Fish communities of the Mohawk River and associated sections of the New York State Canal System have been well documented but little information is available regarding the status of fish communities in the extensive network of tributaries that feed the Mohawk River. This lack of information is problematic because changes in species distributions or general ecosystem health may go unnoticed in the

A global perspective on bacterial diversity in the terrestrial deep subsurface

While recent efforts to catalogue Earth’s microbial diversity have focused upon surface and marine habitats, 12–20 % of Earth’s biomass is suggested to exist in the terrestrial deep subsurface, compared to ~1.8 % in the deep subseafloor. Metagenomic studies of the terrestrial deep subsurface have yielded a trove of divergent and functionally important microbiomes from a range of localities. Howeve

Nitrogen-15 NMR study on the incorporation of nitrogen into aquatic NOM upon chloramination

Chloramination is being used increasingly in water treatment to lower the formation of regulated disinfection byproducts (DBPs). How monochloramine nitrogen becomes incorporated into aquatic natural organic matter (NOM) and potentially affects the formation of nitrogenous DBPs is an unresolved question in the chemistry of humic substances. To address the problem, Suwannee River NOM and Suwannee Ri

Water Science School [Bookmark]

Introduction The U.S. Geological Survey’s online Water Science School is a one-stop shop for water education resources. In addition to sharing images, data, and diagrams, the Water Science School provides lesson plans for teachers as well as multiple interactive activities for students, such as questionnaires, calculators, and quizzes. This bookmark introduces Drippy, the Water Science School masc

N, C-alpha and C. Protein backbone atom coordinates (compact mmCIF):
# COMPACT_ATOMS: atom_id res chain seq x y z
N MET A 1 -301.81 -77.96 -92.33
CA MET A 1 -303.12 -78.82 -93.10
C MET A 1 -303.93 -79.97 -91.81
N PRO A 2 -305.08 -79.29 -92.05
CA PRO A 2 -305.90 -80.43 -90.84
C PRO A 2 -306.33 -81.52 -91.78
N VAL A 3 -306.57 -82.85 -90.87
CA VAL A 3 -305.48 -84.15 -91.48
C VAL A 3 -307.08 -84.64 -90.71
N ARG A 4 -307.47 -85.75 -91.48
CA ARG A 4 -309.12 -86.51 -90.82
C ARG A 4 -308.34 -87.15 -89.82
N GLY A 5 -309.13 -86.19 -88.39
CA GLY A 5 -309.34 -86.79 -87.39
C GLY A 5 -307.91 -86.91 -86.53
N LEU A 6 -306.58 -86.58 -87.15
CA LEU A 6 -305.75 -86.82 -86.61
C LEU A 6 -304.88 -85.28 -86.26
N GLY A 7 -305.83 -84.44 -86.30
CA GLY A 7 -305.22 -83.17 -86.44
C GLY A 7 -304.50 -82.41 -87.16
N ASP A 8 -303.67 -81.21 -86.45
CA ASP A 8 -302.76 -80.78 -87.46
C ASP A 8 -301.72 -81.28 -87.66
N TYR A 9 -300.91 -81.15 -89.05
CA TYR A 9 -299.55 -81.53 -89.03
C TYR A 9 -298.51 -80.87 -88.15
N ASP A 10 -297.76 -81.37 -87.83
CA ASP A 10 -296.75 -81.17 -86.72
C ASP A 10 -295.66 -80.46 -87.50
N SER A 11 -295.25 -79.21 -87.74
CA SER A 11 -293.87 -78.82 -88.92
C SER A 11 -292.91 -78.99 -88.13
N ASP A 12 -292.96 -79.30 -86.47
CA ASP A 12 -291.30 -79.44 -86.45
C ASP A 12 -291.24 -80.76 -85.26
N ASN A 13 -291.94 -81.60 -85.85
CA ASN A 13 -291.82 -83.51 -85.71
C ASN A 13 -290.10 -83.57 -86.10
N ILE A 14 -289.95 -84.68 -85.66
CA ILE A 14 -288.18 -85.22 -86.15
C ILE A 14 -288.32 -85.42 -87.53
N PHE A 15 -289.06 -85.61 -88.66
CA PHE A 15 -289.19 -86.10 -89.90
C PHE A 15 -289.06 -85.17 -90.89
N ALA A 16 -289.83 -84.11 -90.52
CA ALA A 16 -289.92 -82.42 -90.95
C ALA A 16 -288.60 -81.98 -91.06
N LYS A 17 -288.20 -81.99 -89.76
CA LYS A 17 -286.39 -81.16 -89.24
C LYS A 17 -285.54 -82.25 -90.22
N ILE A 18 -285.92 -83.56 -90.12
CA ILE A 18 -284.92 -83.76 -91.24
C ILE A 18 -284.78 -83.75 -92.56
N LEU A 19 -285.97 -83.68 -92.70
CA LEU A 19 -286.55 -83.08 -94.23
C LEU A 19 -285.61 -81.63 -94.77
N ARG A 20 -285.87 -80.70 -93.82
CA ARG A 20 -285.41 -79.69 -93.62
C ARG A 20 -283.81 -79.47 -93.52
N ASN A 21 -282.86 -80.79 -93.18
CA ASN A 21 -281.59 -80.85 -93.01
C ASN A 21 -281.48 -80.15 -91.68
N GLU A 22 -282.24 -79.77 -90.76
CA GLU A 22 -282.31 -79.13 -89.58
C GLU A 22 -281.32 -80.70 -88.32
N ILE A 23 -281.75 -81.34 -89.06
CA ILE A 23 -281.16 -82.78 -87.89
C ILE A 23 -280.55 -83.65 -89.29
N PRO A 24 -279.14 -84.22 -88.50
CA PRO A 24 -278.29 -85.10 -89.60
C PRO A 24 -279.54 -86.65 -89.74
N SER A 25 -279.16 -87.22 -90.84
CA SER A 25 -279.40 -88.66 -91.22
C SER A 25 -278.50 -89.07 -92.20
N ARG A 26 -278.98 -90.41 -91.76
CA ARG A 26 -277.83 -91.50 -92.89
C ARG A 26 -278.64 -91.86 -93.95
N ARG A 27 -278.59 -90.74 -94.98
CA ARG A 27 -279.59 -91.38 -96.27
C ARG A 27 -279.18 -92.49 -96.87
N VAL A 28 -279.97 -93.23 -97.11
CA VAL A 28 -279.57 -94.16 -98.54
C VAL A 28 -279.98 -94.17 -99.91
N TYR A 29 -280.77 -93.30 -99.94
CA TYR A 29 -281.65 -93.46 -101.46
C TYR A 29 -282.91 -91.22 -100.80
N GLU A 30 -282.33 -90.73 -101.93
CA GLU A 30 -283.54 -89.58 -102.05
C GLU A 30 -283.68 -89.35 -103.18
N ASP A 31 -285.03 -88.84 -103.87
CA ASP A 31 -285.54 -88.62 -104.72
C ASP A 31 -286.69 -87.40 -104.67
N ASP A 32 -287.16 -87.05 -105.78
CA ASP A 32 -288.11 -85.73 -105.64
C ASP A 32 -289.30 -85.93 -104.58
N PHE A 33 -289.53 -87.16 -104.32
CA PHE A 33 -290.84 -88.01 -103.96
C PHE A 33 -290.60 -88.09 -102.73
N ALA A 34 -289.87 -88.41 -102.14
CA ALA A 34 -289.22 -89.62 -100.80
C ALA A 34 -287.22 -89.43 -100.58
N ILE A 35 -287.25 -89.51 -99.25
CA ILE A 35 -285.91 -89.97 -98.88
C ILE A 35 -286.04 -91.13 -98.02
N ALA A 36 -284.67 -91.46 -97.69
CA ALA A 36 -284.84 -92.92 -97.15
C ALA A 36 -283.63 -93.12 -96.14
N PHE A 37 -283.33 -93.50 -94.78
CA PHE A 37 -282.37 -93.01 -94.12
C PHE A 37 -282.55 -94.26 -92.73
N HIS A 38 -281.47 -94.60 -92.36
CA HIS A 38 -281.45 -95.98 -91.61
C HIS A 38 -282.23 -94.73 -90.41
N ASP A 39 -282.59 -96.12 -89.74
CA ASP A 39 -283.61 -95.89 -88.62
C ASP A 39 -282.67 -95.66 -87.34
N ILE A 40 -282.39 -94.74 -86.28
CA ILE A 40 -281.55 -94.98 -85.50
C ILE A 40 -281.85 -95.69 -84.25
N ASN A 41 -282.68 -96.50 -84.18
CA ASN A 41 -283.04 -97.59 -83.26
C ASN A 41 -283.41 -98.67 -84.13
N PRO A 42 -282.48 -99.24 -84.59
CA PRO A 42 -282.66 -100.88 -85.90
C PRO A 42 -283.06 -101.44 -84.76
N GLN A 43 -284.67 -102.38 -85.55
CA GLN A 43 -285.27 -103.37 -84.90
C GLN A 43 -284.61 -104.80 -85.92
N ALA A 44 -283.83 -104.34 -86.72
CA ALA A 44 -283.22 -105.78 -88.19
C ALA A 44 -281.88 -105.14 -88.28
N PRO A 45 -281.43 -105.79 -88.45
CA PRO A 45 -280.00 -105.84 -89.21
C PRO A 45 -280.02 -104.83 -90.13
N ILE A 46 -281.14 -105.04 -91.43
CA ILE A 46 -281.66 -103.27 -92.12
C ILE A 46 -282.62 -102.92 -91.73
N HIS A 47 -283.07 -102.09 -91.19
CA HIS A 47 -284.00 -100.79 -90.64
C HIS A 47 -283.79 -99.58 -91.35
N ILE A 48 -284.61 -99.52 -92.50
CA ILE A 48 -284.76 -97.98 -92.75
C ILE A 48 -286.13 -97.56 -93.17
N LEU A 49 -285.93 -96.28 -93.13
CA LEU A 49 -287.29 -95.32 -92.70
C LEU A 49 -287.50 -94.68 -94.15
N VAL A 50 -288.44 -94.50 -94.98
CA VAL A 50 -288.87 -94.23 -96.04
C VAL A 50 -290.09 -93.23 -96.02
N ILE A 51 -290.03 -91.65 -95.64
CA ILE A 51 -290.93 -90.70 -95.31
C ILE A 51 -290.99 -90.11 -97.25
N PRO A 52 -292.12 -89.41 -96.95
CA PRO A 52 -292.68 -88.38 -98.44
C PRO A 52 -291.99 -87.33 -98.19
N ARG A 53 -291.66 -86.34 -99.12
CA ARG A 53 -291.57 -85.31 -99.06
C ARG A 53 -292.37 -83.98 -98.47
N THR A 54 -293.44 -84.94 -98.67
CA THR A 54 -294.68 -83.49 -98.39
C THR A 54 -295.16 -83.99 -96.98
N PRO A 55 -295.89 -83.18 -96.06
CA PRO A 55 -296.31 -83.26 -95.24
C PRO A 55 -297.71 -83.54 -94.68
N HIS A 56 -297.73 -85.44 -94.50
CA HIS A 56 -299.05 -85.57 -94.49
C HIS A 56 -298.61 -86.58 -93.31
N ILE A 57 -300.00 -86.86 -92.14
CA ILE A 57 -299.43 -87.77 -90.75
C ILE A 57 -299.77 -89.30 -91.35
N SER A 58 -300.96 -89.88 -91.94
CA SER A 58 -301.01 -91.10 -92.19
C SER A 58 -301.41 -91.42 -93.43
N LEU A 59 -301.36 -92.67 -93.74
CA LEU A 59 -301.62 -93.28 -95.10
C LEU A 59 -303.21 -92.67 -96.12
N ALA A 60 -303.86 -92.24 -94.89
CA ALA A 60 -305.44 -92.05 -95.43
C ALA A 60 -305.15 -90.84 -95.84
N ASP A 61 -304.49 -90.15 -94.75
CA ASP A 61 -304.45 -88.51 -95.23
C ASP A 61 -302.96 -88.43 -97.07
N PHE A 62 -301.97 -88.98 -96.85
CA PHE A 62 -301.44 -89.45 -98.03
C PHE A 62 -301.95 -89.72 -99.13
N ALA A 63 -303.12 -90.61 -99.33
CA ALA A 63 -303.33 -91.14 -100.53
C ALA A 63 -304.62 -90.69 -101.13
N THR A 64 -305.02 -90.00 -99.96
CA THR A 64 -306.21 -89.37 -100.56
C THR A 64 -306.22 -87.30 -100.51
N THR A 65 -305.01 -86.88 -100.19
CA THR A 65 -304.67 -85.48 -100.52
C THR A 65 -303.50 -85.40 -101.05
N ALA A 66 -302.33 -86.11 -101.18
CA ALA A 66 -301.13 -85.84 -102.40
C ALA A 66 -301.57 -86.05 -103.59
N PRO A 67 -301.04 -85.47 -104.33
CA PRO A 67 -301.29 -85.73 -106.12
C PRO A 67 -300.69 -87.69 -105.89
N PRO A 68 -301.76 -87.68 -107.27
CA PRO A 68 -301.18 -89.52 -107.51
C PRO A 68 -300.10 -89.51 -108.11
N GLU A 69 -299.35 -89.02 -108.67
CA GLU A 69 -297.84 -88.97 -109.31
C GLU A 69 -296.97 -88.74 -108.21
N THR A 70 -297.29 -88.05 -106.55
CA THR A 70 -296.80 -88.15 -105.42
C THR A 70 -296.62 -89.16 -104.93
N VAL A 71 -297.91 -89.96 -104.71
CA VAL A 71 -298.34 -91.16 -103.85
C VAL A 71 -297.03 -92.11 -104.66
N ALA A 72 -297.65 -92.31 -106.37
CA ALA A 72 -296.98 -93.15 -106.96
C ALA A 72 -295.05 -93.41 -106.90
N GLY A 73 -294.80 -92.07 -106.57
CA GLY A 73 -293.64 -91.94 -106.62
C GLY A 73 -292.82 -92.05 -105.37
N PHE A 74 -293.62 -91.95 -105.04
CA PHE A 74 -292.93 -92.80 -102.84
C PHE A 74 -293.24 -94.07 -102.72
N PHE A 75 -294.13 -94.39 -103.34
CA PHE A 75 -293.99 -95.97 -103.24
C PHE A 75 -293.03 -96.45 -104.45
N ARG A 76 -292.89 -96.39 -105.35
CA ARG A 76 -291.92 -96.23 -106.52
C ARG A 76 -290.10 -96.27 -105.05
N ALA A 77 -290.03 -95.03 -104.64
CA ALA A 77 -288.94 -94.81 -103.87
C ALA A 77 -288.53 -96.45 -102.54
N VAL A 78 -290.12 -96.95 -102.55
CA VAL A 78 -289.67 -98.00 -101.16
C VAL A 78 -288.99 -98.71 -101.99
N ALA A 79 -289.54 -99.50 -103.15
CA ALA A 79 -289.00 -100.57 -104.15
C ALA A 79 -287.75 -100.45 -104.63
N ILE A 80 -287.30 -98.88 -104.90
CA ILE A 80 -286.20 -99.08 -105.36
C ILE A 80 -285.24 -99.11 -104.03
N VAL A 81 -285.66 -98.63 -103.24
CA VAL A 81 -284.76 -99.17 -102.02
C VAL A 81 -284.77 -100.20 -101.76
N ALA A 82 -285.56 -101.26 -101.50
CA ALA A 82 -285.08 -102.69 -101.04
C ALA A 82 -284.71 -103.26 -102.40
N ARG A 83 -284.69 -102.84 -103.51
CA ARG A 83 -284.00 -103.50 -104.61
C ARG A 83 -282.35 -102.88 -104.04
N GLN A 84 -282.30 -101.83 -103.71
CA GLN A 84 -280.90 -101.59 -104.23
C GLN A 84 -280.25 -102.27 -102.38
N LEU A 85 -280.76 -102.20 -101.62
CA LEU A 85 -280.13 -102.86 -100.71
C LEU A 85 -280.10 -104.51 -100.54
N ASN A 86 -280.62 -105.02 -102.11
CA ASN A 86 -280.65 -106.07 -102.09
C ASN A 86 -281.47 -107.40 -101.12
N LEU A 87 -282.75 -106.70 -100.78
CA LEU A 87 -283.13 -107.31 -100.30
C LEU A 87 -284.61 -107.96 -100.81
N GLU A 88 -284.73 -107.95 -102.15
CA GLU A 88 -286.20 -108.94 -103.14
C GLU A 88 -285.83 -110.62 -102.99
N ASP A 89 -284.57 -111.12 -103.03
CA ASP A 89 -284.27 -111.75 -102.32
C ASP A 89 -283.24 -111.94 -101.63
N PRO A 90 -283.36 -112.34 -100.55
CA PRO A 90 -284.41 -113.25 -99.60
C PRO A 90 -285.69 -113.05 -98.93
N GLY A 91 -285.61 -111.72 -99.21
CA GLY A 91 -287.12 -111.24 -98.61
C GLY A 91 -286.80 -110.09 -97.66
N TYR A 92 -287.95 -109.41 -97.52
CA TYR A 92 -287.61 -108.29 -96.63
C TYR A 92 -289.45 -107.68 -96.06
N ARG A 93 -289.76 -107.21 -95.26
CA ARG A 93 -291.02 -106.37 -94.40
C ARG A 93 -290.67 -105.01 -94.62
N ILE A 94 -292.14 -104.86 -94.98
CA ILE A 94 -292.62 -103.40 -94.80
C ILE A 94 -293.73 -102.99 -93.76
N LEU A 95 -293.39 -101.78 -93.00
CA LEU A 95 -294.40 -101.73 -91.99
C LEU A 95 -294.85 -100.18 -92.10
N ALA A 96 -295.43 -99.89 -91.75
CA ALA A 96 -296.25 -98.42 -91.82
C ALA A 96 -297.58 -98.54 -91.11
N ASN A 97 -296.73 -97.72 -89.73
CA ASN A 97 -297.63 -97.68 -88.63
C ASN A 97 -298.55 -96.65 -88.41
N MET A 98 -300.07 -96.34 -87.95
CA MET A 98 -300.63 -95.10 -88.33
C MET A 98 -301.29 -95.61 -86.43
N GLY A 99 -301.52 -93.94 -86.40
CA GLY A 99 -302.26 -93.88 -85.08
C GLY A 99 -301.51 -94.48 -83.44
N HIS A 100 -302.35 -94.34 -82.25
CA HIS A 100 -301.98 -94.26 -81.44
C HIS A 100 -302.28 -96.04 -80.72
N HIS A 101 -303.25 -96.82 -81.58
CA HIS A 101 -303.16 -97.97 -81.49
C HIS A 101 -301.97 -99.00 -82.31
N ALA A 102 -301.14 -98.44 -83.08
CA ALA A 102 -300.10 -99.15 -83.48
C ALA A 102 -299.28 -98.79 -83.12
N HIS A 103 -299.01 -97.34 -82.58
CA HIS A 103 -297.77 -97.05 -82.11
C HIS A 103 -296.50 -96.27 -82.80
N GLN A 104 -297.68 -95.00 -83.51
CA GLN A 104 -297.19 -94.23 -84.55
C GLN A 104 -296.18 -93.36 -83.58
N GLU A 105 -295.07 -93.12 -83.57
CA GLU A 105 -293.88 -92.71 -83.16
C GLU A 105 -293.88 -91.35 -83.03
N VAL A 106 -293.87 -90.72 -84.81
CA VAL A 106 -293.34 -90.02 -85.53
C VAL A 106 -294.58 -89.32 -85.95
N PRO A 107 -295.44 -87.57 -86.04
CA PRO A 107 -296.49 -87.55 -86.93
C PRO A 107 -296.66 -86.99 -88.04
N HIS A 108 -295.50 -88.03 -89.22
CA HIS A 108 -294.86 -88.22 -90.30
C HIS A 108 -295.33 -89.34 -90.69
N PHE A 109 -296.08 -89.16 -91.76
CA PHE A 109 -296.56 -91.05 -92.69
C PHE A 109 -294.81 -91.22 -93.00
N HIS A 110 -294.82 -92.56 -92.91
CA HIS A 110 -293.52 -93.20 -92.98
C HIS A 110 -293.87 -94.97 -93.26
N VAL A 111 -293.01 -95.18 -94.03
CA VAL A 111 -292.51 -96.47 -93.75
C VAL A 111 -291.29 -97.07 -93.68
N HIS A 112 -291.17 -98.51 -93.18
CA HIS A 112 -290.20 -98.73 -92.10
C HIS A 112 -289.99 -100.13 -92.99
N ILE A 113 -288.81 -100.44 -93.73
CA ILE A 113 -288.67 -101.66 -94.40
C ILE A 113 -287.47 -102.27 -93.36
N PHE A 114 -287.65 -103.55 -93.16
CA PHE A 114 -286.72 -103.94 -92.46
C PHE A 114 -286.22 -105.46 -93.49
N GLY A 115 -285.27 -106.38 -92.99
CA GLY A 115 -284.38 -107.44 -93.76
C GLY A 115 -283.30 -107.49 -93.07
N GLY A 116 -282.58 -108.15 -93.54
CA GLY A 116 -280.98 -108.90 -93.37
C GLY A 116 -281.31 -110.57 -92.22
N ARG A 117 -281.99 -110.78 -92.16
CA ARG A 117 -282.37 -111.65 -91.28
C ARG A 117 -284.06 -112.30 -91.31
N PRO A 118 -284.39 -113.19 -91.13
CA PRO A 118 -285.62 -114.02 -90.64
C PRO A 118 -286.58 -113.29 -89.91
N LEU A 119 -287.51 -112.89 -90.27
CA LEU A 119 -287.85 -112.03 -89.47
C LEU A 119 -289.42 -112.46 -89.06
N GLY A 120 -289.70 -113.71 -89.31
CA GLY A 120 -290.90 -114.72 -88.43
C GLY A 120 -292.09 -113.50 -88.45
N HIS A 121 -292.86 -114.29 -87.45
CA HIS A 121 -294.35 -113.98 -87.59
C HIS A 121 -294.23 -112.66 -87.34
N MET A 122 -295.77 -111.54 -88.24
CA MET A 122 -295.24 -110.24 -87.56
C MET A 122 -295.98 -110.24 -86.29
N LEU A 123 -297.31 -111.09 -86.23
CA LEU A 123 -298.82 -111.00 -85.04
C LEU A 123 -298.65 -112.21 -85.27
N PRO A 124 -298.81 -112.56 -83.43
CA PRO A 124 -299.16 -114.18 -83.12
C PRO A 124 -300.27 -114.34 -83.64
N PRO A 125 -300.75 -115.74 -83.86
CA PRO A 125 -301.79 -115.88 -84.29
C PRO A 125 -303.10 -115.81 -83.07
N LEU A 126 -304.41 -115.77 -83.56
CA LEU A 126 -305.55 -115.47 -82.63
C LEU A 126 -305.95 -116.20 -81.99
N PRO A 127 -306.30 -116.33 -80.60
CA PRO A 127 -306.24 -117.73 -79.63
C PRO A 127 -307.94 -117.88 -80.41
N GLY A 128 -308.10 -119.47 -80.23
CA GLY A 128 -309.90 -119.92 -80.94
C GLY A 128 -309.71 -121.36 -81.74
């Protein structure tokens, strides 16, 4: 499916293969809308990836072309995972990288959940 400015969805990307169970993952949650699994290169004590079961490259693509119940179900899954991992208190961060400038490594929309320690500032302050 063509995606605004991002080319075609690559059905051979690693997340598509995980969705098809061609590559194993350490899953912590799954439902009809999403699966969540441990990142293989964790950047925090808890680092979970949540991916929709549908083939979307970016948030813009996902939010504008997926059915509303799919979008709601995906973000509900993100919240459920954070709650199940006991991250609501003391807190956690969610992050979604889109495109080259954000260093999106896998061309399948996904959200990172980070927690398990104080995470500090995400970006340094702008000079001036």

Incorporating temperature into seepage loss estimates for a large unlined irrigation canal

Quantifying seepage losses from unlined irrigation canals is necessary to improve water use and conservation. The use of heat as a tracer is widely used in quantifying seepage rates across the sediment–water interface. In this study, field observations and two-dimensional numerical models were used to simulate seepage losses during the 2018 and 2019 irrigation season in the Truckee Canal system. N

Moving Aircraft River Velocimetry (MARV): Framework and proof-of-concept on the Tanana River

Information on velocity fields in rivers is critical for designing infrastructure, modeling contaminant transport, and assessing habitat. Although non-contact approaches to measuring flow velocity are well established, these methods assume a stationary imaging platform. This study eliminates this constraint by introducing a framework for moving aircraft river velocimetry (MARV). The workflow takes

Juxtaposition of intensive agriculture, vulnerable aquifers, and mixed chemical/microbial exposures in private-well tapwater in northeast Iowa

In the United States and globally, contaminant exposure in unregulated private-well point-of-use tapwater (TW) is a recognized public-health data gap and an obstacle to both risk-management and homeowner decision making. To help address the lack of data on broad contaminant exposures in private-well TW from hydrologically-vulnerable (alluvial, karst) aquifers in agriculturally-intensive landscapes